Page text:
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What do you all think of the Robin Hood Tax?

152 replies

FiveOrangePips · 21/10/2010 21:59

here



make the news
OP posts:
legostuckinmyhoover · 21/10/2010 22:03

think it's fab-been saying it for ages.

FiveOrangePips · 21/10/2010 22:18

I am not particularly articulate, but I think this campaign is good - mumsnet could get involved?

OP posts:
legostuckinmyhoover · 21/10/2010 22:25

I had not thought of that. When ever I have mentioned it on here before, no one has said anything/commented about it. But that is nor usual for my posts Blush!

legostuckinmyhoover · 21/10/2010 22:26

i mean 'not unusual' [it's late]

FiveOrangePips · 21/10/2010 22:31

You have mentioned it before? See I kind of mn in fits and bursts, so I missed that. I did think about doing a search... maybe our thread titles aren't grabbing people's attention? If we swear lots and talk about greggs sausage rolls and wearing pj's to school then throw in the robin hood tax hoodie video....?

OP posts:
pallette · 21/10/2010 22:31

Not a good idea as it will lead to less efficient markets and will lower market liquidity.

FiveOrangePips · 21/10/2010 22:34

I have heard that argument, but I also heard that when they had the one off tax last year that didn't happen.

OP posts:
Pan · 21/10/2010 22:42

yes pallette and the 'markets' have been pretty efficient to date, haven't they?Hmm


usual 'holding the country to ransome' rubbish argument, usually reserved for attacking trade unionists.

FiveOrangePips · 21/10/2010 22:46

"So far, the UK banking bailout has cost £1.5 trillion. Or £31,250 for each and every taxpayer in the country. But the banks have already started to report record profits once again..." so financial meltdown isn't hurting banks profits or their ability to award bonuses, even rbs managed to give out £1.5 billion this year in bonuses.

OP posts:
pallette · 21/10/2010 22:51

Financial institutions are the providers of liquidity that they will buy or sell at the prevailing price. If a robin hood tax were implemented then this would increase trading costs leading to trading levels falling thus reducing the level of market liquidity

Pan · 21/10/2010 22:55

no it won't. A 0.05% tax wouldn't touch the sides of 'market liquidity' - it will be simply be 'lost' in the scale of individual transactions but would turn into a massive heap to be put to good use for all ( incl bankers) which the 'markets' have singularly failed to do under their own steam.

pallette · 21/10/2010 23:00

Yes it would as it would lead to wider bid/offer spreads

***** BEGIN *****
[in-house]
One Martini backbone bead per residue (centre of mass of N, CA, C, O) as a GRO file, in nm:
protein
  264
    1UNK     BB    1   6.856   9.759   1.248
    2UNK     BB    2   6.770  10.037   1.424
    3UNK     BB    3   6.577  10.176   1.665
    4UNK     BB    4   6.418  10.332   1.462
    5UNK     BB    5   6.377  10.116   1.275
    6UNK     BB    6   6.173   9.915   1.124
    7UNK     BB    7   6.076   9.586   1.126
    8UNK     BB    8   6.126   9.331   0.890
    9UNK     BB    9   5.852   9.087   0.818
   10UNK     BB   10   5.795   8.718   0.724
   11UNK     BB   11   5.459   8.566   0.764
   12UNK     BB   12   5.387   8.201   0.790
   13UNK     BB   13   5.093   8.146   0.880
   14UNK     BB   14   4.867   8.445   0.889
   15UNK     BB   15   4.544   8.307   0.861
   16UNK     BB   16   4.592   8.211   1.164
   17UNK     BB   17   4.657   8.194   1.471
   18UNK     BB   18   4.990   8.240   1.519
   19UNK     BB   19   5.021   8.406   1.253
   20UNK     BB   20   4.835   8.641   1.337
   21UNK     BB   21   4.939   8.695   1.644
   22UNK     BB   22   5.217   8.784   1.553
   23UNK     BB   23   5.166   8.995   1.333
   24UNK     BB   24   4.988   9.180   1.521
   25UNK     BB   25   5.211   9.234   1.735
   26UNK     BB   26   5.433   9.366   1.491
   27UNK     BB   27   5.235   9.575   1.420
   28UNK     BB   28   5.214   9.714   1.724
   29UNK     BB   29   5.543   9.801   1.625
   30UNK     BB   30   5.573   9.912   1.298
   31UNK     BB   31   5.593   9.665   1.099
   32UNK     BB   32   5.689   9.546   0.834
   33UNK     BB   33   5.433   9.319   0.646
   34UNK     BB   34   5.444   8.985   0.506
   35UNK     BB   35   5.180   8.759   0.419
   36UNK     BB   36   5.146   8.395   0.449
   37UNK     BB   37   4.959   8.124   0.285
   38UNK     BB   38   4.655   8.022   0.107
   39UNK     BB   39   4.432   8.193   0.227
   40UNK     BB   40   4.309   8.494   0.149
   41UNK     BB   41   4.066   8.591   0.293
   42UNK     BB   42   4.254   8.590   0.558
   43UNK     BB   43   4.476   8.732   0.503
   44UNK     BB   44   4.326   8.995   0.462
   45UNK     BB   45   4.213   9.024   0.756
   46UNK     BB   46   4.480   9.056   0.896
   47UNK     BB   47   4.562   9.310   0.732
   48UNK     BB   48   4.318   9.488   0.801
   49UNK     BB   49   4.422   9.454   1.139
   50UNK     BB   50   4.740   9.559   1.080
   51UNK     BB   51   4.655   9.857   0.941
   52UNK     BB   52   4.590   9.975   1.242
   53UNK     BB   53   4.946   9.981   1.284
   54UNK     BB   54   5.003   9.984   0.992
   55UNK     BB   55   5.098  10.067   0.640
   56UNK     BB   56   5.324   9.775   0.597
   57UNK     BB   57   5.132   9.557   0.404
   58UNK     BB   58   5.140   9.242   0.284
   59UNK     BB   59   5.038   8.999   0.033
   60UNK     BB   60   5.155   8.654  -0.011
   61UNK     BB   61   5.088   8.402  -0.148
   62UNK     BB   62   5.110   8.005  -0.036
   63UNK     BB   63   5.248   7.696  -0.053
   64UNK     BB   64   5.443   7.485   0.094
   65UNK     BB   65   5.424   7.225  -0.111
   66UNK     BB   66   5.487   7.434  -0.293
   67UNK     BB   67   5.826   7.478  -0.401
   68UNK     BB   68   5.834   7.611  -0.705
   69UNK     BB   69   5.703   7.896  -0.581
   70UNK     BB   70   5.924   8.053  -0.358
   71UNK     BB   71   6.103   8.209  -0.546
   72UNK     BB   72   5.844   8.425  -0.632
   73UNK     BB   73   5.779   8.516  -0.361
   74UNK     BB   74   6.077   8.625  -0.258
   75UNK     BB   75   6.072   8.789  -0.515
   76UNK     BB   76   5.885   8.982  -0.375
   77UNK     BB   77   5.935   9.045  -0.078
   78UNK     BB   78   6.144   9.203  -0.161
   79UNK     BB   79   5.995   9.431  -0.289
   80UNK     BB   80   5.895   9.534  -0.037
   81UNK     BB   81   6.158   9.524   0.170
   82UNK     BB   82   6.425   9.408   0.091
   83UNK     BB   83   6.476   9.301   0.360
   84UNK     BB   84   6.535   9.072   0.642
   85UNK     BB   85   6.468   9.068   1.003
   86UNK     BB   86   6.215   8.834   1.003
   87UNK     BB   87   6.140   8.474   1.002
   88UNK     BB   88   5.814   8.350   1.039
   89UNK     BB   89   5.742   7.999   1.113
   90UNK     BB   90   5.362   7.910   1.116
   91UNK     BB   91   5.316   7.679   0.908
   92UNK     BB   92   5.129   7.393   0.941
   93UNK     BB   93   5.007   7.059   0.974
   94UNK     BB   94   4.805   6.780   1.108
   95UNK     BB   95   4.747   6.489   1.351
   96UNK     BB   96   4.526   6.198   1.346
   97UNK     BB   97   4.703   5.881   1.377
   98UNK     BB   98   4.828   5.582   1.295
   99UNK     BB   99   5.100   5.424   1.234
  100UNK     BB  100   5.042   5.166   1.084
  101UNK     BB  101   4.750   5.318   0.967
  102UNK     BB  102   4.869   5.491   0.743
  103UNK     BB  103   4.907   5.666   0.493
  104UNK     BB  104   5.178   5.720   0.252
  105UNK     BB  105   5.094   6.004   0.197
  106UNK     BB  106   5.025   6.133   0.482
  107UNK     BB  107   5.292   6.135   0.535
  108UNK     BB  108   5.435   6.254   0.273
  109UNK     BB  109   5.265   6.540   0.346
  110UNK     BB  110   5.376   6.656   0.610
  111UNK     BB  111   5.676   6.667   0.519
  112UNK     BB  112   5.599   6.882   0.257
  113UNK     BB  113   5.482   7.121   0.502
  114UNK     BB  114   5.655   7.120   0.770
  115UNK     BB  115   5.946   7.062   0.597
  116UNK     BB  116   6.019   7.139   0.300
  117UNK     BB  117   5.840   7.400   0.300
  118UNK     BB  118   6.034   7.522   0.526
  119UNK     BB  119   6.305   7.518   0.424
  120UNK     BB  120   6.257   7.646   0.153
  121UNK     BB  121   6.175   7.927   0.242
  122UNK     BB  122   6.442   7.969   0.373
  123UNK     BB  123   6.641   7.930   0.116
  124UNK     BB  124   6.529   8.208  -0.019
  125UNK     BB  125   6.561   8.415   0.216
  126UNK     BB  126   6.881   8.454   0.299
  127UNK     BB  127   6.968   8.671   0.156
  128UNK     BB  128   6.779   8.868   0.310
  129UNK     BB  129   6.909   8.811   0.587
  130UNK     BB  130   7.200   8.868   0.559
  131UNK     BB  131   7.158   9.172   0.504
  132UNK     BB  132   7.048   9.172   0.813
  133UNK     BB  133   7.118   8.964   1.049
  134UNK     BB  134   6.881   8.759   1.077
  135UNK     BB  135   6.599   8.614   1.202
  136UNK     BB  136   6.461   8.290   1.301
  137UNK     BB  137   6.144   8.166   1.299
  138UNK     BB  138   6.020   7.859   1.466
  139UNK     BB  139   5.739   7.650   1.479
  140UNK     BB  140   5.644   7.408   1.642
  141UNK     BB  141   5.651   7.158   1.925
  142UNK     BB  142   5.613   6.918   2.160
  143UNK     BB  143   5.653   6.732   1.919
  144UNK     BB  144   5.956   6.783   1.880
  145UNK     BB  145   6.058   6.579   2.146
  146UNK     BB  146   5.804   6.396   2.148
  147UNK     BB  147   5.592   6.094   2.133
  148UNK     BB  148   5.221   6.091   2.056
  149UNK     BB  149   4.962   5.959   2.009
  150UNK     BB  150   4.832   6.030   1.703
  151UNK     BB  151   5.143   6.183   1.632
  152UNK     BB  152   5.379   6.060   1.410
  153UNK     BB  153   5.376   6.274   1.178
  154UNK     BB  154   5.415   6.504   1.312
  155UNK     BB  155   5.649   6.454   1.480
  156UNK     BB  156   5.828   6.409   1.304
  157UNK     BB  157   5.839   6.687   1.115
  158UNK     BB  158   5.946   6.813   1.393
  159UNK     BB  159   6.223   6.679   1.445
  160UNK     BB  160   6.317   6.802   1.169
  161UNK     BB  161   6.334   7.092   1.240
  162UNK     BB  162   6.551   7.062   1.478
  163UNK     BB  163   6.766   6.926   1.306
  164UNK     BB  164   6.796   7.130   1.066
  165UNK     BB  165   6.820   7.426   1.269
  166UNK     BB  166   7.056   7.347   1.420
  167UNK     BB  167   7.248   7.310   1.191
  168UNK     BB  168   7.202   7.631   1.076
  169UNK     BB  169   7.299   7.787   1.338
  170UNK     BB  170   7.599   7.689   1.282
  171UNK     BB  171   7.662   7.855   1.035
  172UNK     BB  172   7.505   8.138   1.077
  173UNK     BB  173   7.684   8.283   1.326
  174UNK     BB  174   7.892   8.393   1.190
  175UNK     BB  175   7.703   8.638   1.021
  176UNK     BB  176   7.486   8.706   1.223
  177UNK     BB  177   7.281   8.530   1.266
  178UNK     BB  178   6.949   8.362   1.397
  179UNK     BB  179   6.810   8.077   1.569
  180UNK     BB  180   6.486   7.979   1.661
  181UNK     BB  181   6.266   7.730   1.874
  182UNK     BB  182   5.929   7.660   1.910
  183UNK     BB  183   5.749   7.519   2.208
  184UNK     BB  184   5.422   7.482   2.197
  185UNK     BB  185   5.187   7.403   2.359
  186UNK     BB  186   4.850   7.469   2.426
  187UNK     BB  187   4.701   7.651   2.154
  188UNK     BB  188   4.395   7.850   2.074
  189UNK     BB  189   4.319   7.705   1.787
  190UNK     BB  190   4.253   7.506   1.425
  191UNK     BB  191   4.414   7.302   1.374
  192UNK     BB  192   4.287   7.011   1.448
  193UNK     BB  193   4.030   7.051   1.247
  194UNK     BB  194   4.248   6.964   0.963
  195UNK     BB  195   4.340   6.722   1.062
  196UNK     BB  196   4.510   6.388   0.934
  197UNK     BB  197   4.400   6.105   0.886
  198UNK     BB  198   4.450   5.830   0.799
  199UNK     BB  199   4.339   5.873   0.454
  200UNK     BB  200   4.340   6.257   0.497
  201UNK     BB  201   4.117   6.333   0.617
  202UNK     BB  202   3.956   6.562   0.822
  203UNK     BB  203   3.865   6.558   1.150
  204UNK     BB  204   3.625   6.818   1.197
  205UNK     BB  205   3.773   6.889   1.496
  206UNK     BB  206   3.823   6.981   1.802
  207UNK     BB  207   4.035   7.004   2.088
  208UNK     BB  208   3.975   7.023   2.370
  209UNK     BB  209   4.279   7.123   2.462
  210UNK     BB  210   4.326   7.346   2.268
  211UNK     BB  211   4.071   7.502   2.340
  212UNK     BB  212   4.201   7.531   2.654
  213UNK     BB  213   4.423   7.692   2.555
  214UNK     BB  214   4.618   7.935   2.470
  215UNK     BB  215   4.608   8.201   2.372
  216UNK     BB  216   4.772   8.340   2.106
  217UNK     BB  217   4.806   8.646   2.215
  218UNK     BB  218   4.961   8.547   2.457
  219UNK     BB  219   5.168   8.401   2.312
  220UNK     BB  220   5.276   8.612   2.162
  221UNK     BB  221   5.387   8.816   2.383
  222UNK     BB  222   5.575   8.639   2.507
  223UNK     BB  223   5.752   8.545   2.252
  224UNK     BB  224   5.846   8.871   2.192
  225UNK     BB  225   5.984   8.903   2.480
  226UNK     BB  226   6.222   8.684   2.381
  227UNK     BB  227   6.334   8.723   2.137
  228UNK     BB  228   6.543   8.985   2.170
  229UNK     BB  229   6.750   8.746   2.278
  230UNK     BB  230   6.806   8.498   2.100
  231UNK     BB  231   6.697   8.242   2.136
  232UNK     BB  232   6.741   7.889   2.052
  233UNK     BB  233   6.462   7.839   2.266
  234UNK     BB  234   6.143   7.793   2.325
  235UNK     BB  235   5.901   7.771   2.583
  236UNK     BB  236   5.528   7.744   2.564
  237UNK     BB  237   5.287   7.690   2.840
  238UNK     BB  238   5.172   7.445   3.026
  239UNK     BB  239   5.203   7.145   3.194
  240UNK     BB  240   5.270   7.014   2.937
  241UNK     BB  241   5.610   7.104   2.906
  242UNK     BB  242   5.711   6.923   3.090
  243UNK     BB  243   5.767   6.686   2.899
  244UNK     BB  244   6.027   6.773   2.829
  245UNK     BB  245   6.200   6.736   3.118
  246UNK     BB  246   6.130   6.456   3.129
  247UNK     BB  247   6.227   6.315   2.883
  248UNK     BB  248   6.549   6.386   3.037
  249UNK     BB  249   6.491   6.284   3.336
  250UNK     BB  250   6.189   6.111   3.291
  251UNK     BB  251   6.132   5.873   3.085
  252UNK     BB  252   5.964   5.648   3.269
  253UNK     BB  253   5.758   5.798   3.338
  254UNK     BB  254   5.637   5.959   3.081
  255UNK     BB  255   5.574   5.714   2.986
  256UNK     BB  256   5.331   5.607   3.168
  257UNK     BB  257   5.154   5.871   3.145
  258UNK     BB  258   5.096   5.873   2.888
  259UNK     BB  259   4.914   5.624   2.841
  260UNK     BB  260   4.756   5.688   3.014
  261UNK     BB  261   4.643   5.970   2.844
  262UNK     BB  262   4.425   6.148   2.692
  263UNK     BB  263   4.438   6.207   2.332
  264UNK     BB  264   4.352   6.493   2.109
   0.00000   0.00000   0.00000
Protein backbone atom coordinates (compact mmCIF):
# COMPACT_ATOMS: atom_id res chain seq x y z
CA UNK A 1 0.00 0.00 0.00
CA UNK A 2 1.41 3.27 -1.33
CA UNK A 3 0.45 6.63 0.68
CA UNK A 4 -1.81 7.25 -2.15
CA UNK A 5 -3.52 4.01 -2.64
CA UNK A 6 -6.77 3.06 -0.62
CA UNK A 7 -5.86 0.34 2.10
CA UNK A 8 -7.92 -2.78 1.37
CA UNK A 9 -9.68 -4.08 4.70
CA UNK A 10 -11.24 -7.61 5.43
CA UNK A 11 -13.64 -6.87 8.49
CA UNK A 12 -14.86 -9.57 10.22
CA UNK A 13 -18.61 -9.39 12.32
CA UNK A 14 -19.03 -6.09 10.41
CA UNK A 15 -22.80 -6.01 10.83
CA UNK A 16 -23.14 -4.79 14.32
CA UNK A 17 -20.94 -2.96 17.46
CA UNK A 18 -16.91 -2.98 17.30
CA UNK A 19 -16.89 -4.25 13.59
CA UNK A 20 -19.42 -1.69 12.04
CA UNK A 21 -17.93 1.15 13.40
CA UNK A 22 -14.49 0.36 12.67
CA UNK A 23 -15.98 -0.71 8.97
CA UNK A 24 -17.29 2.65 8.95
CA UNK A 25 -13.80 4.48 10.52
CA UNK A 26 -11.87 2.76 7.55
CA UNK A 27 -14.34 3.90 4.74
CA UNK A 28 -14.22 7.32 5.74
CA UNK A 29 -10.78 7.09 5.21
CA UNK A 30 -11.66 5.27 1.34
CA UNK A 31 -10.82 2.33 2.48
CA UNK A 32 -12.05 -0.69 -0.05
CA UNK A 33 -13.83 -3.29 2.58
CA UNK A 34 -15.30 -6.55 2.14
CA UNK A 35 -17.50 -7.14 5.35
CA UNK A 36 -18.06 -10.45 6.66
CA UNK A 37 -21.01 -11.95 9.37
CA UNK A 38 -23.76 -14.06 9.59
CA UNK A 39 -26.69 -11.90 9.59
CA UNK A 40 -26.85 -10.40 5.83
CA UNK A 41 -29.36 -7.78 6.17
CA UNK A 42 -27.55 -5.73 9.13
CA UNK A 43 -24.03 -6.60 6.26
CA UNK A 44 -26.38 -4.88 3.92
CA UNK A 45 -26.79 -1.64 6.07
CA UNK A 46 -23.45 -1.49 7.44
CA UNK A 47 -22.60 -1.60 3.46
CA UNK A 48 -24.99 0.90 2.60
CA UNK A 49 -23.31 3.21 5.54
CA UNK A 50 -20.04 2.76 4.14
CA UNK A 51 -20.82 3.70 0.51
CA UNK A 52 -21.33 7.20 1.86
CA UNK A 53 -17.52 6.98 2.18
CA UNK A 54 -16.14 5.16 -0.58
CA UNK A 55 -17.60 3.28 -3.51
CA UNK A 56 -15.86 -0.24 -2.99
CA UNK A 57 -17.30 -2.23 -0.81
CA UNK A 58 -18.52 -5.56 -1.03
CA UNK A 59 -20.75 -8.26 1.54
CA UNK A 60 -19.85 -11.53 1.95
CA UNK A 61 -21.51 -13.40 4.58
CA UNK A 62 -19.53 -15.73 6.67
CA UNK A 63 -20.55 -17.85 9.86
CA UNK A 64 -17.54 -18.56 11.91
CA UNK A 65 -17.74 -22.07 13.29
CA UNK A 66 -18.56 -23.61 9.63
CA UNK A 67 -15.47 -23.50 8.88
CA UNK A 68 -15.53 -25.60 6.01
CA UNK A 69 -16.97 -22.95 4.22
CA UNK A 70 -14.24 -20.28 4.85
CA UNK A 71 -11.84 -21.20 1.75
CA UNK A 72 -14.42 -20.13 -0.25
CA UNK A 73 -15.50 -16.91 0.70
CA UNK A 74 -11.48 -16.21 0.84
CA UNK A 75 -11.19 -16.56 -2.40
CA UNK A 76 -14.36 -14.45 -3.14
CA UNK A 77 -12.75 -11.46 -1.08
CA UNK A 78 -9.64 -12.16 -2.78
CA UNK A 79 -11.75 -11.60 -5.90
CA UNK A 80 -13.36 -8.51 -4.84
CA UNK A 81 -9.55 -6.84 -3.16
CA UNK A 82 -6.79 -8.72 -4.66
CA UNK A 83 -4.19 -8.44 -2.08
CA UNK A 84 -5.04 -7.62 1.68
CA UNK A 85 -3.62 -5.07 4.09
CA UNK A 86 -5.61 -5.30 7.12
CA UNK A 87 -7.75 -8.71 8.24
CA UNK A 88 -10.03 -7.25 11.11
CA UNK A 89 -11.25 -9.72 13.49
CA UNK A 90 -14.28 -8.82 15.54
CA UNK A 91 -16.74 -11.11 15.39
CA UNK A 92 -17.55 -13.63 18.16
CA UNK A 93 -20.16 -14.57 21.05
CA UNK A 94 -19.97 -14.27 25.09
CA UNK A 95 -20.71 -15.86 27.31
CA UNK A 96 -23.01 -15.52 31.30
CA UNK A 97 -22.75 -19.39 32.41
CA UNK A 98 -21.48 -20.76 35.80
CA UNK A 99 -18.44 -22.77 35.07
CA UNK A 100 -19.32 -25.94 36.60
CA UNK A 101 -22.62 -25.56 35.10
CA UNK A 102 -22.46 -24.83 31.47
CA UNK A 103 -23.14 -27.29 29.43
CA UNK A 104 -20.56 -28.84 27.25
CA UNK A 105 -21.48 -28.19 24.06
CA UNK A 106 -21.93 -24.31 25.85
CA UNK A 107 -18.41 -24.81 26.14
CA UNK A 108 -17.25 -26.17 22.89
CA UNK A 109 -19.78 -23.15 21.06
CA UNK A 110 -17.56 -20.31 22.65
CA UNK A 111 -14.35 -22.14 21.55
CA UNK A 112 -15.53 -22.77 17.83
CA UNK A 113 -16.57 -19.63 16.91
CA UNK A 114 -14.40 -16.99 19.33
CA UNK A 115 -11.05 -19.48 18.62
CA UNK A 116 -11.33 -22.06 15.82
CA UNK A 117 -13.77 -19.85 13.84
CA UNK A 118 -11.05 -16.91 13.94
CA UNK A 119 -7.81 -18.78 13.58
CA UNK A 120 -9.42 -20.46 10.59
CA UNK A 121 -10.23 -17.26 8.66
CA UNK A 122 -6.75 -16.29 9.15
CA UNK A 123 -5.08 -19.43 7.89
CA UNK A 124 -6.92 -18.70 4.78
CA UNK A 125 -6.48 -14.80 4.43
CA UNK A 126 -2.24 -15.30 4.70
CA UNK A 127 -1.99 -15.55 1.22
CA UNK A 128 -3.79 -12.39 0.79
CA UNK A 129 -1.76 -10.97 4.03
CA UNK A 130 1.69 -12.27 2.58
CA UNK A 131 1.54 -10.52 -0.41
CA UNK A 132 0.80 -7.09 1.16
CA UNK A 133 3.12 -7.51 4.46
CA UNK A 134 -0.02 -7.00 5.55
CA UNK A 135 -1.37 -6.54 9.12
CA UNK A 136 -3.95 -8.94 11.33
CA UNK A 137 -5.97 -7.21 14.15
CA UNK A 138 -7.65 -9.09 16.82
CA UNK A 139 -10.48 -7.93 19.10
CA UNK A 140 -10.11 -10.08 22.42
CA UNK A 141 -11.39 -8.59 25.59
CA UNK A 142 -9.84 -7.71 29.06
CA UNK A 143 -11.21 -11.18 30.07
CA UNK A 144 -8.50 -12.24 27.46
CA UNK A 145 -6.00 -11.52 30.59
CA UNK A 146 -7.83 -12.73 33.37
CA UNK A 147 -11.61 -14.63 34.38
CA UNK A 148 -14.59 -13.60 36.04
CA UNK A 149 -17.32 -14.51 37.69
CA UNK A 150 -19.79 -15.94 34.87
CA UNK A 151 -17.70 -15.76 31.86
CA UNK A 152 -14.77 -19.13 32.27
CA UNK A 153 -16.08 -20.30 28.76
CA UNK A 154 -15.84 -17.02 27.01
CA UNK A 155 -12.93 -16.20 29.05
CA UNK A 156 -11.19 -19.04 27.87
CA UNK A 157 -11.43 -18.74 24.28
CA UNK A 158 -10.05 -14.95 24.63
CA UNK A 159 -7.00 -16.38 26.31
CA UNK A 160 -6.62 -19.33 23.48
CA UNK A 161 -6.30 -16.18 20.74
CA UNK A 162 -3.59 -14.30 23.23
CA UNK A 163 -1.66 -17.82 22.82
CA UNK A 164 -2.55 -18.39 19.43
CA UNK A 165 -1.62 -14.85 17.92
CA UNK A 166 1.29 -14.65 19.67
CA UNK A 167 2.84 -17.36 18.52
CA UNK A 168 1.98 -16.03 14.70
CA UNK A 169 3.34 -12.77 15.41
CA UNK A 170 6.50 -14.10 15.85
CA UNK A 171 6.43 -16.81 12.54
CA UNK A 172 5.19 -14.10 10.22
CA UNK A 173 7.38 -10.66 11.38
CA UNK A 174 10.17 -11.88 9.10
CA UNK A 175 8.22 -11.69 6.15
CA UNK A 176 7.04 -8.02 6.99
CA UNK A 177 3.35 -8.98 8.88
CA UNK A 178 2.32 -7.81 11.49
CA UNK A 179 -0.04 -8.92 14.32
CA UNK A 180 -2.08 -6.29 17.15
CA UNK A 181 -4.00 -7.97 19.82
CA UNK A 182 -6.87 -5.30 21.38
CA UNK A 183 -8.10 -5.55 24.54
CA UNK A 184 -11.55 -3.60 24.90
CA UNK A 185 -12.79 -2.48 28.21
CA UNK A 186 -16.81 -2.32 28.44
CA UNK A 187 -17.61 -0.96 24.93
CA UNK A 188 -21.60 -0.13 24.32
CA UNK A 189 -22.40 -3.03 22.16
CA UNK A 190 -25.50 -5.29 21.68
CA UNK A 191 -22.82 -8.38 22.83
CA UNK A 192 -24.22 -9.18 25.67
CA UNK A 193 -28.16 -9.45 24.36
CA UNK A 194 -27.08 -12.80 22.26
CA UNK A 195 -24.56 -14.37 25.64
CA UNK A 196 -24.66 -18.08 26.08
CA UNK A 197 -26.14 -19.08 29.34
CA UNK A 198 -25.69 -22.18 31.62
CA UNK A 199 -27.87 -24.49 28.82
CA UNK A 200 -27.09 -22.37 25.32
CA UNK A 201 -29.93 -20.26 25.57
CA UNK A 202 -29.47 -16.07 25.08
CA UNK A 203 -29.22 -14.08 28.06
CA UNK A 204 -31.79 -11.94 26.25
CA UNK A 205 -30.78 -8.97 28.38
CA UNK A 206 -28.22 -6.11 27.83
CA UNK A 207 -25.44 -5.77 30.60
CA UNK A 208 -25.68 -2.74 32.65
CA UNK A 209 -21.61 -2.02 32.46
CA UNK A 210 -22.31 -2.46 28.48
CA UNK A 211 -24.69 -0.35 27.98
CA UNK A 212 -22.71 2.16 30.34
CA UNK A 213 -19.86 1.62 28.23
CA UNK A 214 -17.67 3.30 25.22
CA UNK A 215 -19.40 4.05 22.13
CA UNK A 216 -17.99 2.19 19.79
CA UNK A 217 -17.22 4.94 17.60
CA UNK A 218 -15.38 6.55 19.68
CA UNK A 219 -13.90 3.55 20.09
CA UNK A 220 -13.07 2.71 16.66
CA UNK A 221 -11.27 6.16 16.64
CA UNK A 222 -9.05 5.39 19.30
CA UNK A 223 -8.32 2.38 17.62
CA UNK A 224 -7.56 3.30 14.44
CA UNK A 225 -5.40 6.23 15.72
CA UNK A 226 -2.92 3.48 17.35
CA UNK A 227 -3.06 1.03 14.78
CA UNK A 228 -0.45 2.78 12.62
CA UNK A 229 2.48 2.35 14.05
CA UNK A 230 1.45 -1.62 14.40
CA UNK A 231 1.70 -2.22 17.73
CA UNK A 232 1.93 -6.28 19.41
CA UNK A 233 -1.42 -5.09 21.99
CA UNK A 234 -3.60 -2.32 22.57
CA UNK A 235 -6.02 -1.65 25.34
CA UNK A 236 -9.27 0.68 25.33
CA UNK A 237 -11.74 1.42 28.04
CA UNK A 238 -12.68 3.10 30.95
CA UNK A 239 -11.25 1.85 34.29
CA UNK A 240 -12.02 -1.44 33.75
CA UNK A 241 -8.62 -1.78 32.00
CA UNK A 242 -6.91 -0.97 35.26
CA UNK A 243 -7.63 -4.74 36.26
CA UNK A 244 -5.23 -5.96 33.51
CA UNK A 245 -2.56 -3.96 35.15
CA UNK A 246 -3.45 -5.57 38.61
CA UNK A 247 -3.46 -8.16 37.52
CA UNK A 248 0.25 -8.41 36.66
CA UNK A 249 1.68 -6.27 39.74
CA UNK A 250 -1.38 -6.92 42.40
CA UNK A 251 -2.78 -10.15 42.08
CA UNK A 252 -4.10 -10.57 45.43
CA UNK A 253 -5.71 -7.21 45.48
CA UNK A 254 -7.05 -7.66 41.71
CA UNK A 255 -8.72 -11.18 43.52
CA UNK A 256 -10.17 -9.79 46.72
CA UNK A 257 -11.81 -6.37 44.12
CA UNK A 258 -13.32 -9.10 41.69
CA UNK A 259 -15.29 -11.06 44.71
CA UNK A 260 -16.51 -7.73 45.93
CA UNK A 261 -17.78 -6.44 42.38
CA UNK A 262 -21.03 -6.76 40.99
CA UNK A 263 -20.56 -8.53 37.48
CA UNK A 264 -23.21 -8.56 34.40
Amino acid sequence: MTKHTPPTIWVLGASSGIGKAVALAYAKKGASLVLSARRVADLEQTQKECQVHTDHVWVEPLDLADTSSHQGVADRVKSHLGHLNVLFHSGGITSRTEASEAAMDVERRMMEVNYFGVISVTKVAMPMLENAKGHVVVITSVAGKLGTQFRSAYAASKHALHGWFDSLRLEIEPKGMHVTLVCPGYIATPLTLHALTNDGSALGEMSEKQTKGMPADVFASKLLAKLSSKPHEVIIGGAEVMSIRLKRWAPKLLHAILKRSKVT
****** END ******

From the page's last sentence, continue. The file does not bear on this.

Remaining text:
Pan · 21/10/2010 23:04

I know it isn't pantomime season yet, but...oh no it wouldn't. Such a teen tax would have zero effect as the possibility of a fat profit on a transaction would remain attractive enough.

Banks in this country seem to have no shame whatsoever in contesting this proposal. Short memories/long pockets.

purits · 21/10/2010 23:04

I saw the Bill Nighy video the other day and it didn't make sense. On the one hand he was saying that it wasa little itty bitty tax and the bankers wouldn't notice a 0.05% levy. Then on the other hand, it was going to raise oodles of cash.
It's either a significant amount of money, or it's not. Which version are we going with?

pallette · 21/10/2010 23:05

purits it would raise a lot of money due to the amount of interbank lending

Pan · 21/10/2010 23:05

both. teeny-weeny tax would lead to billions being raised. Nothing conflictual at all.

FiveOrangePips · 21/10/2010 23:07

It would be an insignificant amount of money to the banks, 0.05% but it would be a considerable amount of money to anyone else - £20 billion plus a year. So that is the point Bill Nighy was making.

OP posts:
pallette · 21/10/2010 23:08

It would take £20 billion + out of the capital markets

purits · 21/10/2010 23:09

But the implication was that it was such a tiny amount that the bankers wouldn't notice it, it would have negligable effect on them. Yet it was going to raise billions for the Exchequer.
Name me any industry that wouldn't be adversely affected by suddenly having such a huge overhead imposed on it.

FiveOrangePips · 21/10/2010 23:16

0.05 % is not "such a huge overhead" ?

OP posts:
Pan · 21/10/2010 23:18

Banking industry.

Which don't forget large parts thereof is 'owned' by the public - to whom the tax would go....and from whence it will be re-invested back into the economy. The difference is that this would be for the benefit of the many, and not for the very few.

Quodlibet · 21/10/2010 23:18

Well purits, my industry is going to be adversely affected by having 30% cut out of it. So do you know what, 0.05% seems pretty fucking tiny in comparison.

poxoxo · 21/10/2010 23:18

Why do you want to impose a tax that would take £20-30 billion out of the capital markets when many small and medium sized firms are being starved of credit

Pan · 21/10/2010 23:22

the starving of credit is being done so that banks can raise their reserves again. not a focal point for anyone other than them and their shareholders.

but this is small beer stuff.


good point Quodlibet - my public employer is looking at a 20-25% reduction, which will lead ot redundancies. Not seeing many bankers being made redundant. Perhaps only the very stupid ones.

poxoxo · 21/10/2010 23:25

Banks are raising their reserves to help repair their balance sheets as they contain so much toxic debt. I maintain that £20-30 billion people out of the countrys capital market is madness when we are seeking a massive expansion of the private sector

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